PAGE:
Gifted Teacher: Mary Darr Introduces Kids To Their Future Selfs
Every teacher has a different way to quantify the impact they have on their students. For Mary Darr, she’s always impressed with the change in maturity and intellect from the time her students enter 6th grade to the time they leave 8th grade.
“There is just a huge change between when they come to Briar and when they leave ready for high school,” Mrs. Darr says. As the gifted intervention specialist at Briar Middle, she is in the unique position of having students all three years they attend middle school.
She is among five veteran teachers who will retire at the end of the 2022-2023 school year. And, like the other retirees across Perkins Schools, she has had a significant impact on her students.
Mrs. Darr started as a 6th grade teacher at Briar Middle School in the fall of 1997 after teaching five years in the parochial schools. Admittedly, she was a tad nervous when she first started teaching middle school-aged children, but settled into the job “when I realized how much fun the students are.”
In 2009, she returned to school and earned her certification as a gifted intervention specialist. That opened the door for her to teach gifted English and social studies classes for students in 6th-, 7th-, and 8th-grade. Many of those students go on to take advanced placement, college preparatory, and honors courses in high school.
Many of the same students are in extracurricular clubs and activities, such as Academic Challenge, Land Use Debate, Independent Study Fair, and the Power of the Pen, for whom she served as an advisor.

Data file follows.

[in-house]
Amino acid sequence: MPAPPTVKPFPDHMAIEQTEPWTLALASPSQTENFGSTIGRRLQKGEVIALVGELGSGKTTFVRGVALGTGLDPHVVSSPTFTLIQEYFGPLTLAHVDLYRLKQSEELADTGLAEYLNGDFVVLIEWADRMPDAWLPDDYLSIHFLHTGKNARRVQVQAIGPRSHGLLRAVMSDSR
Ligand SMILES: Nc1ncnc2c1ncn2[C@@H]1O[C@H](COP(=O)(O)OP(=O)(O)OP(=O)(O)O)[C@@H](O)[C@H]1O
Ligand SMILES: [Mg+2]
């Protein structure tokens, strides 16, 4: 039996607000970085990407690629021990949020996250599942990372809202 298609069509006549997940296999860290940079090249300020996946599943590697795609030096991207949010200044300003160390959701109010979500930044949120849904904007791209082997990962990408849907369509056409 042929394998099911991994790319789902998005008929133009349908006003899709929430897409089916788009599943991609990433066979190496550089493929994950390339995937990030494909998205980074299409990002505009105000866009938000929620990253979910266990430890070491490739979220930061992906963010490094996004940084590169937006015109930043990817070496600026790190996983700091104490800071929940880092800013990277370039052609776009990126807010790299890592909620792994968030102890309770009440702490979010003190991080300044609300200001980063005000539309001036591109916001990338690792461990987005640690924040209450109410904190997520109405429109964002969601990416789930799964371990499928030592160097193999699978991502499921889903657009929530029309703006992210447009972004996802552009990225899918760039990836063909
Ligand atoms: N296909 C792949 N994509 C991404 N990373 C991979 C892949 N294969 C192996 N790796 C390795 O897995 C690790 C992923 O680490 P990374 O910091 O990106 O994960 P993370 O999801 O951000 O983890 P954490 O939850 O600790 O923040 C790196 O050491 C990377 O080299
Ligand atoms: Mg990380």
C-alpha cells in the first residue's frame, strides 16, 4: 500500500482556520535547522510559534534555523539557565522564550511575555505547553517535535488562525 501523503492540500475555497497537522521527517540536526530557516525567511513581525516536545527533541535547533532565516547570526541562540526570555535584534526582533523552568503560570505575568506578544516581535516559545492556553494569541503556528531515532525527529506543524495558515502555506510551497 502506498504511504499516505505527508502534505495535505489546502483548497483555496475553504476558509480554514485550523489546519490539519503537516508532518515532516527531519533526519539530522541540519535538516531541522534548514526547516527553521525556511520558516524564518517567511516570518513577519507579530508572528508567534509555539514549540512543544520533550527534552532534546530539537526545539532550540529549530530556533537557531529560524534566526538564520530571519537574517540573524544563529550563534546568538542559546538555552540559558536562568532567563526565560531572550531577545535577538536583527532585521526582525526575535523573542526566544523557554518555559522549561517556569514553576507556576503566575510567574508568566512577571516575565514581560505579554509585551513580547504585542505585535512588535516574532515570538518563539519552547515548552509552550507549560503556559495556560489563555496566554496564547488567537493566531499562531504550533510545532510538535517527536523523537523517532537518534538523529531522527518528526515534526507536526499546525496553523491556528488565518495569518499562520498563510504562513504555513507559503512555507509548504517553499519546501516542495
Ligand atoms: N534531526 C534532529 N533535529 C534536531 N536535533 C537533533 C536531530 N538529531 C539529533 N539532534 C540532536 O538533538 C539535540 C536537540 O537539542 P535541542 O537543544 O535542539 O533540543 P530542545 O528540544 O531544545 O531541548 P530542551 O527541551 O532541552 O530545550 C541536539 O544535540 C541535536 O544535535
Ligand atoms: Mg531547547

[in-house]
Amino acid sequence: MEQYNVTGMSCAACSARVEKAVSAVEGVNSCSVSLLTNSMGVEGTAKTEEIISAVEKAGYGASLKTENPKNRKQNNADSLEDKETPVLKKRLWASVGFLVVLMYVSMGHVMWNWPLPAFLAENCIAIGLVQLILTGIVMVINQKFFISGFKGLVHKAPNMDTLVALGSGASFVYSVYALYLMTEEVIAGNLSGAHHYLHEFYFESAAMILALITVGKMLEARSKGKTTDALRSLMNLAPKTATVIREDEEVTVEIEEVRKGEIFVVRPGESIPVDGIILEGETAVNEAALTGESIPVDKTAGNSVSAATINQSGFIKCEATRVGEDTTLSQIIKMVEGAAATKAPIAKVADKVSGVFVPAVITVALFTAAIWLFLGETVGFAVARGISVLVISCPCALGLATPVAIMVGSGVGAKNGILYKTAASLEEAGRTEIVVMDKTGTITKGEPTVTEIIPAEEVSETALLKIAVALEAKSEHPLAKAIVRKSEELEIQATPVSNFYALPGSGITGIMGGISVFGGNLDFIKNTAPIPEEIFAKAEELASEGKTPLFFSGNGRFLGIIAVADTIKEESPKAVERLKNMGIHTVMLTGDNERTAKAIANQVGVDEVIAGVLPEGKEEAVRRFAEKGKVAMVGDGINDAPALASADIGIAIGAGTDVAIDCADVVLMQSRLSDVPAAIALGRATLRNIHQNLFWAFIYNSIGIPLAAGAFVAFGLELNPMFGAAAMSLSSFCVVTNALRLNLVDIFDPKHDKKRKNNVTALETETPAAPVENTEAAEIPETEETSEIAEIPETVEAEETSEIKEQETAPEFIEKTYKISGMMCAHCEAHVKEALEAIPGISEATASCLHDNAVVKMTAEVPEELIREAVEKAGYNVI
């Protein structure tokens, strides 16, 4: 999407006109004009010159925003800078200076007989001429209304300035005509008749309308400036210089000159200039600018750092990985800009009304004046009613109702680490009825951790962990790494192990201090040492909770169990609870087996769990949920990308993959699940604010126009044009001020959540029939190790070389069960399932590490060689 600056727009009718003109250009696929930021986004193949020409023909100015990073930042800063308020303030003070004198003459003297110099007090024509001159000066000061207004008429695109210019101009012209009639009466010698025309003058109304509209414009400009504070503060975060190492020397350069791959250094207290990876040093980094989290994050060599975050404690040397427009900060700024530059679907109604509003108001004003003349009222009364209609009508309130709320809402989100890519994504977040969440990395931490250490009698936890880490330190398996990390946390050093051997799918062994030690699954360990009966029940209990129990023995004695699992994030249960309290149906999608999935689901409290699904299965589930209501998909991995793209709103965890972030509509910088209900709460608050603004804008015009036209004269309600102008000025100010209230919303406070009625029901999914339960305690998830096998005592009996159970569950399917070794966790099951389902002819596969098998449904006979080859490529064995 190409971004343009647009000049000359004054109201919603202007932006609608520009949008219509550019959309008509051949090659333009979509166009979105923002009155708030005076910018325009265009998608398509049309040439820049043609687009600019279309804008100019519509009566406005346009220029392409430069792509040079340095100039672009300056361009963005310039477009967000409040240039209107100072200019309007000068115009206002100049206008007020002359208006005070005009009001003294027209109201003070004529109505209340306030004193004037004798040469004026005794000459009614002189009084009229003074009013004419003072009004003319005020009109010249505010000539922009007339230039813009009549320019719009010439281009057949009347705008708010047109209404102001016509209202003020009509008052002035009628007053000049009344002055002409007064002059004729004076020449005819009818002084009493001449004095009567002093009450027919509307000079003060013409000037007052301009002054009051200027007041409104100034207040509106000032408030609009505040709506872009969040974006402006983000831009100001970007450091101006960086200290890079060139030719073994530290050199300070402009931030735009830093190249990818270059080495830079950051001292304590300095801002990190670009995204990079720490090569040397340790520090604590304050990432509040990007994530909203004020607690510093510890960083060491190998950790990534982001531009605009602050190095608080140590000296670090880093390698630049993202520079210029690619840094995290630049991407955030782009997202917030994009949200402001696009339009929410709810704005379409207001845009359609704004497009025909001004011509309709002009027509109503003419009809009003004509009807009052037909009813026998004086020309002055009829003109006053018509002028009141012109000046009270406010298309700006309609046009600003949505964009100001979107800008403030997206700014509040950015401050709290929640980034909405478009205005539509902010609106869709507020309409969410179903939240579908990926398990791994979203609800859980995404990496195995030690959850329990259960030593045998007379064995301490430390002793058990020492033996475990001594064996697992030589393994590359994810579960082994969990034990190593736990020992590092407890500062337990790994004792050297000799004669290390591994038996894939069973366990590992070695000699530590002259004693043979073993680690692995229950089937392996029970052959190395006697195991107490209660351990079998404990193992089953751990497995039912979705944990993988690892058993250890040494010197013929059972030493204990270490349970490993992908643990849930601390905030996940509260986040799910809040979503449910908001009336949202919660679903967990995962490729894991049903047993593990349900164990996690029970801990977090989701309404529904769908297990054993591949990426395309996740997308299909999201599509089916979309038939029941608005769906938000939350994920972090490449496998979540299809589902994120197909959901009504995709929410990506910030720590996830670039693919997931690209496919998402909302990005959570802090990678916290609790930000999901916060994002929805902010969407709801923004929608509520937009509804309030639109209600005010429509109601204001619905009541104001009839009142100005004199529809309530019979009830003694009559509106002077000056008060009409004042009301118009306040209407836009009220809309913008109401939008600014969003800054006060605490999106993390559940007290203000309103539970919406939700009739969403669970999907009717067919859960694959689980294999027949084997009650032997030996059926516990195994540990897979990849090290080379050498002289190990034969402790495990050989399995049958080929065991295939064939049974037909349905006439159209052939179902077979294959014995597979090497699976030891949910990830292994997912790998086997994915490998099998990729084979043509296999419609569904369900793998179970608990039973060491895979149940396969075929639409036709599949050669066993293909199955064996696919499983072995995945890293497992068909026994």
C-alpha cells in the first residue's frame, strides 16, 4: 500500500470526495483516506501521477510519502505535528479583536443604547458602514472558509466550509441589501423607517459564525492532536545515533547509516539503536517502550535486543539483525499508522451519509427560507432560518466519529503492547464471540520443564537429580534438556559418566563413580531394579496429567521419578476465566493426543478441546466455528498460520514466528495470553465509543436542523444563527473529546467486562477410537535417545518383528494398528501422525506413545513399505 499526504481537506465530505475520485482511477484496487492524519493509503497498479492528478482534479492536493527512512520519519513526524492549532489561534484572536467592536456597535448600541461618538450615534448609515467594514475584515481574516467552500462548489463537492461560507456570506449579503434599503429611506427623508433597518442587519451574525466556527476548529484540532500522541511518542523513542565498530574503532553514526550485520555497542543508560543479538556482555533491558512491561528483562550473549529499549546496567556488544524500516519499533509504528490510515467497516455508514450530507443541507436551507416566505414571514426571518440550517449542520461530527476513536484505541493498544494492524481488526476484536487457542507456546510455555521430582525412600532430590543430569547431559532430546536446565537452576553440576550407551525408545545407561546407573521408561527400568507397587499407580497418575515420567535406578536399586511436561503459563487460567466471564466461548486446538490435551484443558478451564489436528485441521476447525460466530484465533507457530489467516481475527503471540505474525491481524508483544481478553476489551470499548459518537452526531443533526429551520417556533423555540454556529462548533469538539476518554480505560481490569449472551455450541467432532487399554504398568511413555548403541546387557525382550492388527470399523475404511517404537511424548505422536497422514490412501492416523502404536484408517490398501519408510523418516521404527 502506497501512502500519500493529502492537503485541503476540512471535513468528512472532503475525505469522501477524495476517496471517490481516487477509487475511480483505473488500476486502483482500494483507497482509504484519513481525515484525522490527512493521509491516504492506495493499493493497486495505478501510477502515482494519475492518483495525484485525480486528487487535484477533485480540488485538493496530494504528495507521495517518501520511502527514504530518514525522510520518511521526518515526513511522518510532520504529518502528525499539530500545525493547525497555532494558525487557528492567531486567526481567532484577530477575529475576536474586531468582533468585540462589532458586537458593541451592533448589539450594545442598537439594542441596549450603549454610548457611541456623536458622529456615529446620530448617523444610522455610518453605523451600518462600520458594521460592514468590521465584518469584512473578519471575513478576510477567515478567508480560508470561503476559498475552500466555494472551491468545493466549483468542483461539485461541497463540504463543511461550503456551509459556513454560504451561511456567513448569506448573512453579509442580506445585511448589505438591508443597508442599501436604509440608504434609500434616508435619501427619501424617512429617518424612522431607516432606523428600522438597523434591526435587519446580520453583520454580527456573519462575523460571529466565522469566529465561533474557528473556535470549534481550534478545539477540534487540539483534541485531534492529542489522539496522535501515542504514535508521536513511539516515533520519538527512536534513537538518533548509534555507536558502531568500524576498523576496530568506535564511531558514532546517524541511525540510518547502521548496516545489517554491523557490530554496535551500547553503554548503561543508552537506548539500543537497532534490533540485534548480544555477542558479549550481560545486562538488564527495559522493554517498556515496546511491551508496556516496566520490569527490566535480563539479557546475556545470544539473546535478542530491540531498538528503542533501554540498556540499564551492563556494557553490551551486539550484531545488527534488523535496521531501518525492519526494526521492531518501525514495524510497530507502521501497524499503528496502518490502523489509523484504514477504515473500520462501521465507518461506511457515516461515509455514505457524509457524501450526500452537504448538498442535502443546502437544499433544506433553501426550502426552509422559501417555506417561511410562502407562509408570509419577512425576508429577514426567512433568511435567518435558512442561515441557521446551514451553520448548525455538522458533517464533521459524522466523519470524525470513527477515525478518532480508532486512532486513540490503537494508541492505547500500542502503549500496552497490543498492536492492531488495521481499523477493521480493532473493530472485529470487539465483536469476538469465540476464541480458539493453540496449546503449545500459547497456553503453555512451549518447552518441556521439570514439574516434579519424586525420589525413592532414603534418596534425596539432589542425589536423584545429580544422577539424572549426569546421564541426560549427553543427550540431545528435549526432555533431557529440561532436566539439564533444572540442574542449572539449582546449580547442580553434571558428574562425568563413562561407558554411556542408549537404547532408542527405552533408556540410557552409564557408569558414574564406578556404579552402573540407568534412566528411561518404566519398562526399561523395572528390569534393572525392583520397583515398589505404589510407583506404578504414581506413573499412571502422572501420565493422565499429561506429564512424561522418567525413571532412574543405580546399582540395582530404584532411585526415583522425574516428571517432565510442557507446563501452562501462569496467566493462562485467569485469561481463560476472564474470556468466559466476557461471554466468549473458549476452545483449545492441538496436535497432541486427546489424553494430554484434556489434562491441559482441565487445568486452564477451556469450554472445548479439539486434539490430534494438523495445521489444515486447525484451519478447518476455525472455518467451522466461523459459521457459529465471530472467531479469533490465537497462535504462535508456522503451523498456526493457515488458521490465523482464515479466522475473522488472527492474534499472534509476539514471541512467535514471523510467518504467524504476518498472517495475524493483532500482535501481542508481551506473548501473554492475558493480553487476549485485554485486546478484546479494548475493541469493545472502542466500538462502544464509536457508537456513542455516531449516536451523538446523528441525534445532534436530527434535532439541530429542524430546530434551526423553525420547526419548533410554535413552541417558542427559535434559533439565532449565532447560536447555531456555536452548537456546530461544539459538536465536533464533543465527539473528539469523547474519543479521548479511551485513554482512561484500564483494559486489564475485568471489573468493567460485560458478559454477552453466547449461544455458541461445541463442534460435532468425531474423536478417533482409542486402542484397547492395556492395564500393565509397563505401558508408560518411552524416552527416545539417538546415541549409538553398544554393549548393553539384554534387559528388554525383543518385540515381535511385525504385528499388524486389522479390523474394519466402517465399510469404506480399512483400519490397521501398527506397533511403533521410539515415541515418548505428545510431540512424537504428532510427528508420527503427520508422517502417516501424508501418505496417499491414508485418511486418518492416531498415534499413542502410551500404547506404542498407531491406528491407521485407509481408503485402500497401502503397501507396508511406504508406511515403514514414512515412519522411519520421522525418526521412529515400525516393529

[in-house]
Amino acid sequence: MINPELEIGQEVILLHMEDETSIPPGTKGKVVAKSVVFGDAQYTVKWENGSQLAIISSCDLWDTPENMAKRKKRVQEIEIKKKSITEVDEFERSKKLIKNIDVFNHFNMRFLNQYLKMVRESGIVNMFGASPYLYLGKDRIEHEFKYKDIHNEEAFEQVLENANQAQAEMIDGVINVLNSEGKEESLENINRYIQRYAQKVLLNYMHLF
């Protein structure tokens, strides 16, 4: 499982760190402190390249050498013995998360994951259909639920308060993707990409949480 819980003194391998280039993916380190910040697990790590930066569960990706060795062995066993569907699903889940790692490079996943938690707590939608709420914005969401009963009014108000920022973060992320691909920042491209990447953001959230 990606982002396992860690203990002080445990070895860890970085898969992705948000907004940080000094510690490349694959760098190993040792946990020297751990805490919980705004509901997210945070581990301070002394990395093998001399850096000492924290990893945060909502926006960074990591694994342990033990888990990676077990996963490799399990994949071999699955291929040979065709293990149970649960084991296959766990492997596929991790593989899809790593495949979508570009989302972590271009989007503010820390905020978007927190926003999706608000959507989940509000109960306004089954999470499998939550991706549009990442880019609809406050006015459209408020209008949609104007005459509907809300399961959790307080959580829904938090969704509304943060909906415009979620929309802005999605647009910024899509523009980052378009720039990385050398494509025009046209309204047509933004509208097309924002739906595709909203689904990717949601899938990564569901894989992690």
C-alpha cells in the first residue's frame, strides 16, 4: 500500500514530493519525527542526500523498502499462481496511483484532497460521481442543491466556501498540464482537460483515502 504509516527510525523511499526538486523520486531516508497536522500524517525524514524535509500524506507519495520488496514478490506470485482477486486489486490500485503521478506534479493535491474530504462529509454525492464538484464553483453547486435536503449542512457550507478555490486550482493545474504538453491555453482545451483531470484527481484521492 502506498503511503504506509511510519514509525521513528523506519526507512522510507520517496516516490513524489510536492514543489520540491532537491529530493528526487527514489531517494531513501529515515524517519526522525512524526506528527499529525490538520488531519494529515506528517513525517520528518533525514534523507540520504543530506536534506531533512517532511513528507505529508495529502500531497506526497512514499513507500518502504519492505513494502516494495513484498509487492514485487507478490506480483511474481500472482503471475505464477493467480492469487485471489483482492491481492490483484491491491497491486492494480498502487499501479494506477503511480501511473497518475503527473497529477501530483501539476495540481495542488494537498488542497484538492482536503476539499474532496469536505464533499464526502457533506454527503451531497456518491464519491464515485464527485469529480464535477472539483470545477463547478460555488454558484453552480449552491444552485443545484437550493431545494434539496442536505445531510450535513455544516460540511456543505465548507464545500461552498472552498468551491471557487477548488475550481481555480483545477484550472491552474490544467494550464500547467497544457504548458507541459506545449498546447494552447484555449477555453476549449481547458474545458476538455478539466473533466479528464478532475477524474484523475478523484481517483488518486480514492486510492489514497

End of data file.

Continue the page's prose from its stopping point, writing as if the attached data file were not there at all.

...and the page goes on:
Among the writing assignments she gives her 6th grade students is a letter to themselves, as a 6th grader, to the person they expect to be when they graduate from high school.
“The 6th grade is the kindergarten of the rest of their lives,” Mrs. Darr says. The letters, she adds, are a “way of time-traveling back to the person you were before adulthood.”
When the letters are distributed to Perkins High School seniors, they can be emotional and elicit big smiles and sometimes tears, says Jennifer Ott, the PHS senior class advisor and high school secretary who delivers them.
“The kids love it,” Ms. Ott says. “It’s cool to see what they predicted for themselves.”
The letters will not end with her retirement. Students graduating from PHS over the next five years will receive their letters. (Ms. Ott has requested that Mrs. Darr come to PHS the next few years to hand-deliver the letters.)
Mrs. Darr also has been an influence on her colleagues as a mentor and a staff member responsible for professional development opportunities.
In retirement, she has a long list of activities planned, including traveling, volunteering, meeting up with other retired teachers, and skating – yes, roller skating, ice skating and skating of all kinds, she says.
“I’m not going to be sad,” Mrs. Darr says. “I’m ready to do something new, and I’m excited about it.”
Until then, she’s going to enjoy many “great discussions” with her kids in class.